On September 24, 2003, Sadis & Goldberg deposed Joseph Bonaventura, an employee of Giuffre Hyundai, who, according to the dealership, "had not been properly prepared," and as a result he disclosed potentially damaging information. Declaration of Martin Margolis ¶ 17. Based upon this testimony, Sadis & Goldberg suspected a pattern of TILA violations at the dealership and sought discovery of "all [Giuffre Hyundai's] retail sales records for the month of January 2002," which the court compelled by order of January 7, 2004.
Giuffre Hyundai then fired the Faust Goetz firm and retained its present counsel, the Margolis Law Firm, in both the DelValle and Pindell matters. In Mr. Margolis's words,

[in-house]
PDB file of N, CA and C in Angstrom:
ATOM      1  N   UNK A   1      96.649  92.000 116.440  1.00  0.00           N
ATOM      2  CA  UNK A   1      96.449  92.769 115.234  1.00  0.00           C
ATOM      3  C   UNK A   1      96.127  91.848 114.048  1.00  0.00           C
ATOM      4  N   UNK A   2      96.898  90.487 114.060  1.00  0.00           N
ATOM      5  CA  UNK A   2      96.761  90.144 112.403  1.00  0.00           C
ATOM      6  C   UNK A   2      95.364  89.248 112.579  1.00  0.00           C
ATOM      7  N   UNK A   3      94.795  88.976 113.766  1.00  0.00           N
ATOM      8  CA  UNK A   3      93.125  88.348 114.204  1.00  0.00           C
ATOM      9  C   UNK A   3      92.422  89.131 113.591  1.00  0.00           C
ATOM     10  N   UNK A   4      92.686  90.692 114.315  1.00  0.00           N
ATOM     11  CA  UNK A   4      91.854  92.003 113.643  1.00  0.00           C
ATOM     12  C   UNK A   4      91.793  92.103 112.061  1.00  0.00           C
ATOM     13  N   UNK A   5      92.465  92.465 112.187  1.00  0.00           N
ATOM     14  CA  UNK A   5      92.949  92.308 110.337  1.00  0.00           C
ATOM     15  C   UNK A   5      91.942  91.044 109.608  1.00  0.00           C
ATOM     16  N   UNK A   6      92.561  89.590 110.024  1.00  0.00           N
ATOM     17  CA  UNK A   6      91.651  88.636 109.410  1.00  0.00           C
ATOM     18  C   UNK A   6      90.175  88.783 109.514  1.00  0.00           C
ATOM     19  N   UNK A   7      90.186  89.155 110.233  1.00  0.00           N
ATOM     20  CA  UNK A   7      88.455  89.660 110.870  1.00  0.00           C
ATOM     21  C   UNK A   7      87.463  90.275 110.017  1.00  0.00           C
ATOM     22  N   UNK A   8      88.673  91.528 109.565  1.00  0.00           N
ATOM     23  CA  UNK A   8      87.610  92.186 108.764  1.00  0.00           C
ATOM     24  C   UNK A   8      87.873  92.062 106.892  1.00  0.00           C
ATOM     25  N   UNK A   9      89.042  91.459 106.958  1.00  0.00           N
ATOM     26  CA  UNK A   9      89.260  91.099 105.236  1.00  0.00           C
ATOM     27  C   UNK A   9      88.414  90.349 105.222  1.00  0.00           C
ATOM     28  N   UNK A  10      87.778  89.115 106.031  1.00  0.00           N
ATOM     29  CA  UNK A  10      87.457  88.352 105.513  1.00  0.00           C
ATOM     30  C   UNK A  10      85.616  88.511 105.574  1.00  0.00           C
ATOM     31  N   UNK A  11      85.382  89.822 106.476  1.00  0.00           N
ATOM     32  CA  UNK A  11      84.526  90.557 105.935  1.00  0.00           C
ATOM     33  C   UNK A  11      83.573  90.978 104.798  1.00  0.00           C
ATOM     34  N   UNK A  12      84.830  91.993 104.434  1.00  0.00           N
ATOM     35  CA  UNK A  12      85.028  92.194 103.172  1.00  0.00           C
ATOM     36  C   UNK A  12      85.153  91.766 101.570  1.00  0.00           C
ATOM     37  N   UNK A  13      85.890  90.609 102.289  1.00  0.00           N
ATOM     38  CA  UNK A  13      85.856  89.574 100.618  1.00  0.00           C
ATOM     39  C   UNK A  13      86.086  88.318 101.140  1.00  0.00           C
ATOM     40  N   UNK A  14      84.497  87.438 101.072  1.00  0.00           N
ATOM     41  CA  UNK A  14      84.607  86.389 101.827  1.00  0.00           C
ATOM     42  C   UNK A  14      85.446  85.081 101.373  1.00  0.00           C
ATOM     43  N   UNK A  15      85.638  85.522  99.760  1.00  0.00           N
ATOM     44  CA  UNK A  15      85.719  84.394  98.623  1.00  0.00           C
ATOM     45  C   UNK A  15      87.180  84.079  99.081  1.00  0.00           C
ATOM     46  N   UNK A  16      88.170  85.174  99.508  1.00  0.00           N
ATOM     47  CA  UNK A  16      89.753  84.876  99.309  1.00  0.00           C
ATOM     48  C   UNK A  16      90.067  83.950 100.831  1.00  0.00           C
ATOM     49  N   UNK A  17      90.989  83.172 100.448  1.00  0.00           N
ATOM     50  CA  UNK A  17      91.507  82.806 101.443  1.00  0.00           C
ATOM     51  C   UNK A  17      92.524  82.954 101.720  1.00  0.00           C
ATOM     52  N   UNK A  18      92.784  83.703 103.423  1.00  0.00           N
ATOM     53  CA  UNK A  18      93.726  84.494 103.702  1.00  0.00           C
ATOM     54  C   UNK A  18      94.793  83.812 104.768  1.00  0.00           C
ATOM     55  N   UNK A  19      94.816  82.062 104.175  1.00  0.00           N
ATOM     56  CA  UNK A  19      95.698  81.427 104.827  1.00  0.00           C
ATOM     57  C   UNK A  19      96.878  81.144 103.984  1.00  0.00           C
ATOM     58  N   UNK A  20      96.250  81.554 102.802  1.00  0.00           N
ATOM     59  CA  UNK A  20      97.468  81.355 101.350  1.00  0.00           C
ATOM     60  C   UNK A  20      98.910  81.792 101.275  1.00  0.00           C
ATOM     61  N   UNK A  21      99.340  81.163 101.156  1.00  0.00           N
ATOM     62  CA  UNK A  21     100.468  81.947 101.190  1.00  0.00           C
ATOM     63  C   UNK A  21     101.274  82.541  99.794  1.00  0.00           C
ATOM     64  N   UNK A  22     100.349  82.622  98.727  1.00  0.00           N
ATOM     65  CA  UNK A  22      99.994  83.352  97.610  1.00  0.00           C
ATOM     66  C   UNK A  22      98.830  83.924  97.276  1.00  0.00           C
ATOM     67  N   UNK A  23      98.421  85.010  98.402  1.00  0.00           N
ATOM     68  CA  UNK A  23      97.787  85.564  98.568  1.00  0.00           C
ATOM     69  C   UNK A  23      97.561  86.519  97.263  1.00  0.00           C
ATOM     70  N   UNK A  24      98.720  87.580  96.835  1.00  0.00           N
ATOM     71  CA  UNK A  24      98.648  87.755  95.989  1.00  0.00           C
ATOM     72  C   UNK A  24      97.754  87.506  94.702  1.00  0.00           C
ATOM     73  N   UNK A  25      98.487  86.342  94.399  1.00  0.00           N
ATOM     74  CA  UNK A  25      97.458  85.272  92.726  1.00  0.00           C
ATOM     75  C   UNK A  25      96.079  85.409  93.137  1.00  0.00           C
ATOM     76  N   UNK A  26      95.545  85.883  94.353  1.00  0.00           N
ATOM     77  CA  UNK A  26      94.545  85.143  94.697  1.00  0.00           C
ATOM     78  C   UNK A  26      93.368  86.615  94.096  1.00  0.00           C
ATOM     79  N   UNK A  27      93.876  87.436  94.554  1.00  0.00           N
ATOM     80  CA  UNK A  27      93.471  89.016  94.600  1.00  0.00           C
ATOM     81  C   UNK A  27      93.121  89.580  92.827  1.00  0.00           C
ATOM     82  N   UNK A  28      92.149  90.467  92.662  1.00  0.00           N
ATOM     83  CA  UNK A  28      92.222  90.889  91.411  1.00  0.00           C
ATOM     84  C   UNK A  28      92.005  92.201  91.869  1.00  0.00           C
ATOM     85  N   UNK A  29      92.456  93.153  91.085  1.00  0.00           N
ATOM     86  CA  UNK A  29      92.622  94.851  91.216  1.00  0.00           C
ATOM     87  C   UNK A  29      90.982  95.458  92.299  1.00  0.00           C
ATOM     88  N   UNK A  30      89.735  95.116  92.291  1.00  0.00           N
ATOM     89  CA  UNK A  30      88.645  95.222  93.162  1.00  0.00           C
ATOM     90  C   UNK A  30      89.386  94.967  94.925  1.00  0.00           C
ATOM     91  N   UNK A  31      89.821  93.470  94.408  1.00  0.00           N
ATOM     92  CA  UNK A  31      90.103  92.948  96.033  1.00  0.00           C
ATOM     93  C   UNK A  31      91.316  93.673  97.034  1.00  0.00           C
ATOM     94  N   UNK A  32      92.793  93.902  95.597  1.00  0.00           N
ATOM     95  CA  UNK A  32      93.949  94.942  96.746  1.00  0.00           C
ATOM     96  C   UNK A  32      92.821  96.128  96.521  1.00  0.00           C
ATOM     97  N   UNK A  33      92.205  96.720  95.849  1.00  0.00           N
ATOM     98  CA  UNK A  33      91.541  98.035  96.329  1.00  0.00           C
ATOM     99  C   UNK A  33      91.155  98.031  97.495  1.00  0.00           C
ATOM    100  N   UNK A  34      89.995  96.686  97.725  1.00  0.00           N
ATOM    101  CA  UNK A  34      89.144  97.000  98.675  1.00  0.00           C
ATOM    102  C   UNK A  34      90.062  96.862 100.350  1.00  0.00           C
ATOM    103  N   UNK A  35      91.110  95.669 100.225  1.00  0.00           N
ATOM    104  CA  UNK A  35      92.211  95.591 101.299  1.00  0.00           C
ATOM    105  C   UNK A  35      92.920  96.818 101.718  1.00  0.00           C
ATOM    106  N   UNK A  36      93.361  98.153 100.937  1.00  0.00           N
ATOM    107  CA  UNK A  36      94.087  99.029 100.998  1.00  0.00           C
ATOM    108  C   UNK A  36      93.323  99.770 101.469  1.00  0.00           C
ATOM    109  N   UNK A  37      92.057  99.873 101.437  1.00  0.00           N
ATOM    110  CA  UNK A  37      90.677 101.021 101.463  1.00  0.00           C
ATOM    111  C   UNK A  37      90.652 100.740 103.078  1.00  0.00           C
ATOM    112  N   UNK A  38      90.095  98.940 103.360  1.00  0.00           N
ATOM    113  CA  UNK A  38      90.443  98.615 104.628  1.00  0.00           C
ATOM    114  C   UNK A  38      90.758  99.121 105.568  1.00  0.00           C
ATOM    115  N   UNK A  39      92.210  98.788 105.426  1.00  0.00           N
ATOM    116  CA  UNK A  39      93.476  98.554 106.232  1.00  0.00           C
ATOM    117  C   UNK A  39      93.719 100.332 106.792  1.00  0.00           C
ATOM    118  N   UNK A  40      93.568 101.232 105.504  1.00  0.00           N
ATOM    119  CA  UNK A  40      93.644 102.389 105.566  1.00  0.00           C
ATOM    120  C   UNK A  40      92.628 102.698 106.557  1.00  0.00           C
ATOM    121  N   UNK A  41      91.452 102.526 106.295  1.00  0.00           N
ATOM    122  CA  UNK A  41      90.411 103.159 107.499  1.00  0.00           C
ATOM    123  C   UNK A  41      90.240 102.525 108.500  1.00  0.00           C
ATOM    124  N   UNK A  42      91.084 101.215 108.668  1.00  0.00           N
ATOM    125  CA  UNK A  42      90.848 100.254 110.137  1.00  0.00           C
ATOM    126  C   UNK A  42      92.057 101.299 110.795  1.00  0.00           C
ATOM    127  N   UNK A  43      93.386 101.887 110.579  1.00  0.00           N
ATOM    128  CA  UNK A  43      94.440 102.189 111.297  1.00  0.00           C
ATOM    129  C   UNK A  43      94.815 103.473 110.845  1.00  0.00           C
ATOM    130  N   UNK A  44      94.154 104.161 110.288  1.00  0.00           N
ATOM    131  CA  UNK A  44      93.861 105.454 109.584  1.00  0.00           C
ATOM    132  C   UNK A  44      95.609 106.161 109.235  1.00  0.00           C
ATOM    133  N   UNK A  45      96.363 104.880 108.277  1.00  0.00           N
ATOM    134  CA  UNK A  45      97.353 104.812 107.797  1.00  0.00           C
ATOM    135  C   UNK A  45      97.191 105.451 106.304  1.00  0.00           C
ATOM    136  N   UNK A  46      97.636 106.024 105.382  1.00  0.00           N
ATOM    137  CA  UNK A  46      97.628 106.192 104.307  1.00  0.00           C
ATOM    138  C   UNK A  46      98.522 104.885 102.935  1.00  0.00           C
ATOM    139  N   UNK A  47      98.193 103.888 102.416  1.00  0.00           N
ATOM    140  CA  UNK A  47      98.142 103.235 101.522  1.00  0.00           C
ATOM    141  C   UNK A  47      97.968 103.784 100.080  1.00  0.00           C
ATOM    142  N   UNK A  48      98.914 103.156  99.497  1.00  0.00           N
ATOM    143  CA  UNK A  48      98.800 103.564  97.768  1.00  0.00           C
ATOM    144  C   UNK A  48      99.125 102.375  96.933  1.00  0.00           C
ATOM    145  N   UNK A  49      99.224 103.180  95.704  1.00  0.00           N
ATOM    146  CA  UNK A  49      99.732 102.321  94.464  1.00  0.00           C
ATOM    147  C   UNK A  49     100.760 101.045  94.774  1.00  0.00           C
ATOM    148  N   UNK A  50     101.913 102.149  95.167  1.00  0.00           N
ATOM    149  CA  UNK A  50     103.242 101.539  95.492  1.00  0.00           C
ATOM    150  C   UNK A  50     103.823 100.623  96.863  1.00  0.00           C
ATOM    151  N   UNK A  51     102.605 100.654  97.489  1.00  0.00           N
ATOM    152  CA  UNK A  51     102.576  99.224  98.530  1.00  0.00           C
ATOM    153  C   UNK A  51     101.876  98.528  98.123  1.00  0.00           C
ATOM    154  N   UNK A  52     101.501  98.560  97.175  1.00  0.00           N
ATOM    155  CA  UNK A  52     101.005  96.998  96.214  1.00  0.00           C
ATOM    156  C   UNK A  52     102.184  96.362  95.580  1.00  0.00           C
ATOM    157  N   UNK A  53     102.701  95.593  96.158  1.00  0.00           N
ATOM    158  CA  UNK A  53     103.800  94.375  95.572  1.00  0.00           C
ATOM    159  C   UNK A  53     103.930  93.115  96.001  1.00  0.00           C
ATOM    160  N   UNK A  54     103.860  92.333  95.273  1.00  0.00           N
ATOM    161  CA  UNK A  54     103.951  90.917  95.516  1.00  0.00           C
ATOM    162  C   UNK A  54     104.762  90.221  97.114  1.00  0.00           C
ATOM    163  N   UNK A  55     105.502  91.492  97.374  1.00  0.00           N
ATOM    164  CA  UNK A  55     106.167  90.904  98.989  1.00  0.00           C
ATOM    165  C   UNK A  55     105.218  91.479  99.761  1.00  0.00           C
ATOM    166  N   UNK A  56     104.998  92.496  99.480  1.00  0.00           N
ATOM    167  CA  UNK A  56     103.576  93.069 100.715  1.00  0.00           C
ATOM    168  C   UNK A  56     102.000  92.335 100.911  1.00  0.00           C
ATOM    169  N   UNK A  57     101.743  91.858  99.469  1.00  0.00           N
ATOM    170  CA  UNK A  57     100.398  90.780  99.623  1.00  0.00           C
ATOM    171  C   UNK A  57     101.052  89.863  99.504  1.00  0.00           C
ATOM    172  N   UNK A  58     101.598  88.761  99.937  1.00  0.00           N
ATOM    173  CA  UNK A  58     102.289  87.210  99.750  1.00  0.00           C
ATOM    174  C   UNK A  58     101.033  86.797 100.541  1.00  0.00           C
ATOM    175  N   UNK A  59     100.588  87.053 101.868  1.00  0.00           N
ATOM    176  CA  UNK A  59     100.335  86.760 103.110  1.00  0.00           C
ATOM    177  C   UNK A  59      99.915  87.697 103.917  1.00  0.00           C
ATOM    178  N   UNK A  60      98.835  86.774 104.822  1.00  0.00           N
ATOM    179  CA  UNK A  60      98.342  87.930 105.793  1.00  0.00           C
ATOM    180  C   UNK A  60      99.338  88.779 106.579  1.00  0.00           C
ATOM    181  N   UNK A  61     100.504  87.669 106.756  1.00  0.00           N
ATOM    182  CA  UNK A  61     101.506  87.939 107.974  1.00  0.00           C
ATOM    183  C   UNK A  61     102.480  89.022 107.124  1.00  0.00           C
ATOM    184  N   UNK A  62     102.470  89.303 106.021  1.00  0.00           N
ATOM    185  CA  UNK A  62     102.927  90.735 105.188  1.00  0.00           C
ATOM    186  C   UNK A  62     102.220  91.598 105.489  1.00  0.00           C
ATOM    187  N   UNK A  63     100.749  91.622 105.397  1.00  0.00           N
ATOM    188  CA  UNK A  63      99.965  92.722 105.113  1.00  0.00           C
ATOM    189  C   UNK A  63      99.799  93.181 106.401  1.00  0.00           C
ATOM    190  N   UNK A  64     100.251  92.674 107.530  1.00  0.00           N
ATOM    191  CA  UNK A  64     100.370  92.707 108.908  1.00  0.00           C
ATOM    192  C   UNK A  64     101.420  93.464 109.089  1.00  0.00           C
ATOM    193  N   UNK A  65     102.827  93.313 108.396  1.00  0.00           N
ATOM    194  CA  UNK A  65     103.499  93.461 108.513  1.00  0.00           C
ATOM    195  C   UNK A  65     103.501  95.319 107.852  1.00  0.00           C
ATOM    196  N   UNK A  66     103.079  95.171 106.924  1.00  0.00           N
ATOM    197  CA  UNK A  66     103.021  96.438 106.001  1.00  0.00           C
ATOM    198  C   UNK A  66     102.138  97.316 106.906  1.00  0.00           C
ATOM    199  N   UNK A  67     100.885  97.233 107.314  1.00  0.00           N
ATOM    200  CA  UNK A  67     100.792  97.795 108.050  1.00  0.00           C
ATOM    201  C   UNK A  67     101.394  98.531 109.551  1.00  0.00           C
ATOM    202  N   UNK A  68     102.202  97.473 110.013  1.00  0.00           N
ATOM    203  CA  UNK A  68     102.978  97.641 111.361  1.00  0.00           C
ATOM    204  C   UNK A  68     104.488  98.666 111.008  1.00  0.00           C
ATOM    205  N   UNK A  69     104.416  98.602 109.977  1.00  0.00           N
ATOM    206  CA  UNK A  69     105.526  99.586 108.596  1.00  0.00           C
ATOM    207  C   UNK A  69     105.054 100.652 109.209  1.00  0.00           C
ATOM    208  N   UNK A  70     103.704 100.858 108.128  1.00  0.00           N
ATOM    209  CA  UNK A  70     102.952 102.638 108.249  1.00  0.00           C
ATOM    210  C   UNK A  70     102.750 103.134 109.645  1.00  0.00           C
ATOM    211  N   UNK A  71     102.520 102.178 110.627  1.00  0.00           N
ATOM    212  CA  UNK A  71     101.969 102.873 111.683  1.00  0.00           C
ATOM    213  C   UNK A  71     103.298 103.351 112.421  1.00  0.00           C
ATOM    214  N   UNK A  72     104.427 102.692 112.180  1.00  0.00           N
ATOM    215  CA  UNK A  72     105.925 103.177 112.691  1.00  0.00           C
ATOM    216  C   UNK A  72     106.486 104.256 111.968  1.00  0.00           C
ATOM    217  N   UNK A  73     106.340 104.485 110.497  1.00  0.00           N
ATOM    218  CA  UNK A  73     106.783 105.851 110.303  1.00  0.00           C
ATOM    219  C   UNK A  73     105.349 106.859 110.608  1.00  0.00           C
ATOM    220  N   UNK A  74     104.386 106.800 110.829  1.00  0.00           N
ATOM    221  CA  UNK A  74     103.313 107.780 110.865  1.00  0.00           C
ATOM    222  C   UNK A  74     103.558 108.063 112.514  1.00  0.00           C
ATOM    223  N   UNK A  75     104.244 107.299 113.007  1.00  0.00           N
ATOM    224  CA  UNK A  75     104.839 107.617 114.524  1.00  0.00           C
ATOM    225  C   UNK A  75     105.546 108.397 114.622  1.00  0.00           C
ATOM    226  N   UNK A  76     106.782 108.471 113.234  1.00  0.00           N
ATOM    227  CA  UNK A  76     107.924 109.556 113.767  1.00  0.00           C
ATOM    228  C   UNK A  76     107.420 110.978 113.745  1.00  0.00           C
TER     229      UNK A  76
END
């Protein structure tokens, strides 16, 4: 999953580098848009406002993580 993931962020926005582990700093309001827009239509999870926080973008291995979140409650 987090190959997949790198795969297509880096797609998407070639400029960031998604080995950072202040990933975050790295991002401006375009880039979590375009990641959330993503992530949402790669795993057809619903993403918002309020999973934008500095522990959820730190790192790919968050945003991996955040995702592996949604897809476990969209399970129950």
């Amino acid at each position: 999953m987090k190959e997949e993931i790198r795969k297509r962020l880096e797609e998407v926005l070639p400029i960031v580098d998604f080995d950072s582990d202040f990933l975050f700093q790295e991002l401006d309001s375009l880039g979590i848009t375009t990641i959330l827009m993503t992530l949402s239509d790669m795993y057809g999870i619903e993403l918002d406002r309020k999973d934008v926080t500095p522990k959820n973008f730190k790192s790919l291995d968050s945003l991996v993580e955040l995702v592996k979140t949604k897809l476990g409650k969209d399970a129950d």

"Upon my firm's retention, we determined that disclosure of the records sought could expose the dealership ... to additional liability from both civil plaintiffs and regulatory agencies .... [and had] the potential to jeopardize our client's standing with lenders who extended credit to its customers." Declaration of Martin Margolis ¶ 21. The Margolis Firm felt compelled to settle both cases quickly, and did so by a single agreement for a total of $150,000. Of that amount, Pindell and DelValle each received $20,000. "The balance of the funds paid, $110,000, went directly to Sadis & Goldberg," in exchange for the firm's representations (1) "[t]hat it would not refer to [Giuffre Hyundai] in 'advertisements or solicitations"; (2) "[t]hat it would not disclose the terms of the settlements"; (3) "[t]hat it did not represent any other claimants against [Giuffre Hyundai], except for a specified 'Lemon Law' claim"; and (4) "[t]hat it would not oppose any motion of [Giuffre Hyundai] to seal the record and the deposition transcripts obtained in those cases." Declaration of Martin Margolis ¶ 27-28.